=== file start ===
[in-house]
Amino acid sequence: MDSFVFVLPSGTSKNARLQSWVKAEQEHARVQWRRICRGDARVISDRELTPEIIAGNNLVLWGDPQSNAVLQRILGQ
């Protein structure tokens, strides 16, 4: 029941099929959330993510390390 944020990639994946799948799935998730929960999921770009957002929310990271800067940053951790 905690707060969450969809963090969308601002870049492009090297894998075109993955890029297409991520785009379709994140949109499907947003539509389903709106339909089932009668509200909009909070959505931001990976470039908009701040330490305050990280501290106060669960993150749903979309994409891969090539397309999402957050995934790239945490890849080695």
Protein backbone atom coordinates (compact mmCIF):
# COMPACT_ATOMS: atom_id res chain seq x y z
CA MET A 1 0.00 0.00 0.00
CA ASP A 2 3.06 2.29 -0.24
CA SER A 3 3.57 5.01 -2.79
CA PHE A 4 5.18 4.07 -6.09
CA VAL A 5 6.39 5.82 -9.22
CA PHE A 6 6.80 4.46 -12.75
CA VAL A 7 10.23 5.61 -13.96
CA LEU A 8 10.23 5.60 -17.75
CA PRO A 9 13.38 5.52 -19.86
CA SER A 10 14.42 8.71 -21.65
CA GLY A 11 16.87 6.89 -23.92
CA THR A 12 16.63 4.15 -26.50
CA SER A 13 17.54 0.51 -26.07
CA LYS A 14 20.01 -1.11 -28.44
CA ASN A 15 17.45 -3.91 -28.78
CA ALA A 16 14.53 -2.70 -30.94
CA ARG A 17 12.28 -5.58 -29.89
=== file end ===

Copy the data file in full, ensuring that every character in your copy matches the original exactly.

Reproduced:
[in-house]
Amino acid sequence: MDSFVFVLPSGTSKNARLQSWVKAEQEHARVQWRRICRGDARVISDRELTPEIIAGNNLVLWGDPQSNAVLQRILGQ
């Protein structure tokens, strides 16, 4: 029941099929959330993510390390 944020990639994946799948799935998730929960999921770009957002929310990271800067940053951790 905690707060969450969809963090969308601002870049492009090297894998075109993955890029297409991520785009379709994140949109499907947003539509389903709106339909089932009668509200909009909070959505931001990976470039908009701040330490305050990280501290106060669960993150749903979309994409891969090539397309999402957050995934790239945490890849080695």
Protein backbone atom coordinates (compact mmCIF):
# COMPACT_ATOMS: atom_id res chain seq x y z
CA MET A 1 0.00 0.00 0.00
CA ASP A 2 3.06 2.29 -0.24
CA SER A 3 3.57 5.01 -2.79
CA PHE A 4 5.18 4.07 -6.09
CA VAL A 5 6.39 5.82 -9.22
CA PHE A 6 6.80 4.46 -12.75
CA VAL A 7 10.23 5.61 -13.96
CA LEU A 8 10.23 5.60 -17.75
CA PRO A 9 13.38 5.52 -19.86
CA SER A 10 14.42 8.71 -21.65
CA GLY A 11 16.87 6.89 -23.92
CA THR A 12 16.63 4.15 -26.50
CA SER A 13 17.54 0.51 -26.07
CA LYS A 14 20.01 -1.11 -28.44
CA ASN A 15 17.45 -3.91 -28.78
CA ALA A 16 14.53 -2.70 -30.94
CA ARG A 17 12.28 -5.58 -29.89